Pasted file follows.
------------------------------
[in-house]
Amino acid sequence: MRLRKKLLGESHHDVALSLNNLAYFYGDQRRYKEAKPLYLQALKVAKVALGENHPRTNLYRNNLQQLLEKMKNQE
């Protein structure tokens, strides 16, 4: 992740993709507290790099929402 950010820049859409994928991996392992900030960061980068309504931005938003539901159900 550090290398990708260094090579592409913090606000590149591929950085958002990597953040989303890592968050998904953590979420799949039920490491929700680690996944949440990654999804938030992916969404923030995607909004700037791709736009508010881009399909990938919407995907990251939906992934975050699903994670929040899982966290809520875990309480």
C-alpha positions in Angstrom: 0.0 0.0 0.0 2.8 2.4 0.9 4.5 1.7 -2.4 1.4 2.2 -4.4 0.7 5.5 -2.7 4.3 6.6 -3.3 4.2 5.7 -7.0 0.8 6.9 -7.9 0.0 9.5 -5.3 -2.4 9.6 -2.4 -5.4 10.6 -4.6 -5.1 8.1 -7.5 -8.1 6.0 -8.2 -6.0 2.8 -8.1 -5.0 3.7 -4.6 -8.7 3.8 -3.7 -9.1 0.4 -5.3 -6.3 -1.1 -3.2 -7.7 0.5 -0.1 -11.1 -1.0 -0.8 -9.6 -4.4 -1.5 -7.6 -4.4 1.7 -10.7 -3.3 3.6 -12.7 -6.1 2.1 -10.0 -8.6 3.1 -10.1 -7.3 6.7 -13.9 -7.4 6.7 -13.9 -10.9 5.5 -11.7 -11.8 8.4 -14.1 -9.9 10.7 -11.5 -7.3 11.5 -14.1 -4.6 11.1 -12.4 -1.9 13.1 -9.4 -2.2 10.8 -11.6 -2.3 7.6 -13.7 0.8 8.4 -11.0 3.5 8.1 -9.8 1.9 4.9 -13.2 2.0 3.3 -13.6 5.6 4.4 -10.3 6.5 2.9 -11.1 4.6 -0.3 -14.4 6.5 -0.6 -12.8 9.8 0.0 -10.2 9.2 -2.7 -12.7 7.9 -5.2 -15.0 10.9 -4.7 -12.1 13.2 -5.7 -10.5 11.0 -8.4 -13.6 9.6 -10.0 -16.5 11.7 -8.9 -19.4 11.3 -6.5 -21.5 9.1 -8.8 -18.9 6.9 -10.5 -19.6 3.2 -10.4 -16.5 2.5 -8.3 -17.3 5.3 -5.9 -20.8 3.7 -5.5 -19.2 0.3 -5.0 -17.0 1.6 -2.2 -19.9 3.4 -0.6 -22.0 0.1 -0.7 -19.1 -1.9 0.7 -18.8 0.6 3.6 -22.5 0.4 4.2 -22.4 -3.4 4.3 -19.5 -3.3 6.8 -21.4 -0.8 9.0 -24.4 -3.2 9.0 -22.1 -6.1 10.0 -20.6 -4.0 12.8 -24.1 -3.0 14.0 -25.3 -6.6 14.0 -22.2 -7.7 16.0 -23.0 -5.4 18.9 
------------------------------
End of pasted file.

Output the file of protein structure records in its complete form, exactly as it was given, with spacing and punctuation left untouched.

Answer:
[in-house]
Amino acid sequence: MRLRKKLLGESHHDVALSLNNLAYFYGDQRRYKEAKPLYLQALKVAKVALGENHPRTNLYRNNLQQLLEKMKNQE
């Protein structure tokens, strides 16, 4: 992740993709507290790099929402 950010820049859409994928991996392992900030960061980068309504931005938003539901159900 550090290398990708260094090579592409913090606000590149591929950085958002990597953040989303890592968050998904953590979420799949039920490491929700680690996944949440990654999804938030992916969404923030995607909004700037791709736009508010881009399909990938919407995907990251939906992934975050699903994670929040899982966290809520875990309480």
C-alpha positions in Angstrom: 0.0 0.0 0.0 2.8 2.4 0.9 4.5 1.7 -2.4 1.4 2.2 -4.4 0.7 5.5 -2.7 4.3 6.6 -3.3 4.2 5.7 -7.0 0.8 6.9 -7.9 0.0 9.5 -5.3 -2.4 9.6 -2.4 -5.4 10.6 -4.6 -5.1 8.1 -7.5 -8.1 6.0 -8.2 -6.0 2.8 -8.1 -5.0 3.7 -4.6 -8.7 3.8 -3.7 -9.1 0.4 -5.3 -6.3 -1.1 -3.2 -7.7 0.5 -0.1 -11.1 -1.0 -0.8 -9.6 -4.4 -1.5 -7.6 -4.4 1.7 -10.7 -3.3 3.6 -12.7 -6.1 2.1 -10.0 -8.6 3.1 -10.1 -7.3 6.7 -13.9 -7.4 6.7 -13.9 -10.9 5.5 -11.7 -11.8 8.4 -14.1 -9.9 10.7 -11.5 -7.3 11.5 -14.1 -4.6 11.1 -12.4 -1.9 13.1 -9.4 -2.2 10.8 -11.6 -2.3 7.6 -13.7 0.8 8.4 -11.0 3.5 8.1 -9.8 1.9 4.9 -13.2 2.0 3.3 -13.6 5.6 4.4 -10.3 6.5 2.9 -11.1 4.6 -0.3 -14.4 6.5 -0.6 -12.8 9.8 0.0 -10.2 9.2 -2.7 -12.7 7.9 -5.2 -15.0 10.9 -4.7 -12.1 13.2 -5.7 -10.5 11.0 -8.4 -13.6 9.6 -10.0 -16.5 11.7 -8.9 -19.4 11.3 -6.5 -21.5 9.1 -8.8 -18.9 6.9 -10.5 -19.6 3.2 -10.4 -16.5 2.5 -8.3 -17.3 5.3 -5.9 -20.8 3.7 -5.5 -19.2 0.3 -5.0 -17.0 1.6 -2.2 -19.9 3.4 -0.6 -22.0 0.1 -0.7 -19.1 -1.9 0.7 -18.8 0.6 3.6 -22.5 0.4 4.2 -22.4 -3.4 4.3 -19.5 -3.3 6.8 -21.4 -0.8 9.0 -24.4 -3.2 9.0 -22.1 -6.1 10.0 -20.6 -4.0 12.8 -24.1 -3.0 14.0 -25.3 -6.6 14.0 -22.2 -7.7 16.0 -23.0 -5.4 18.9 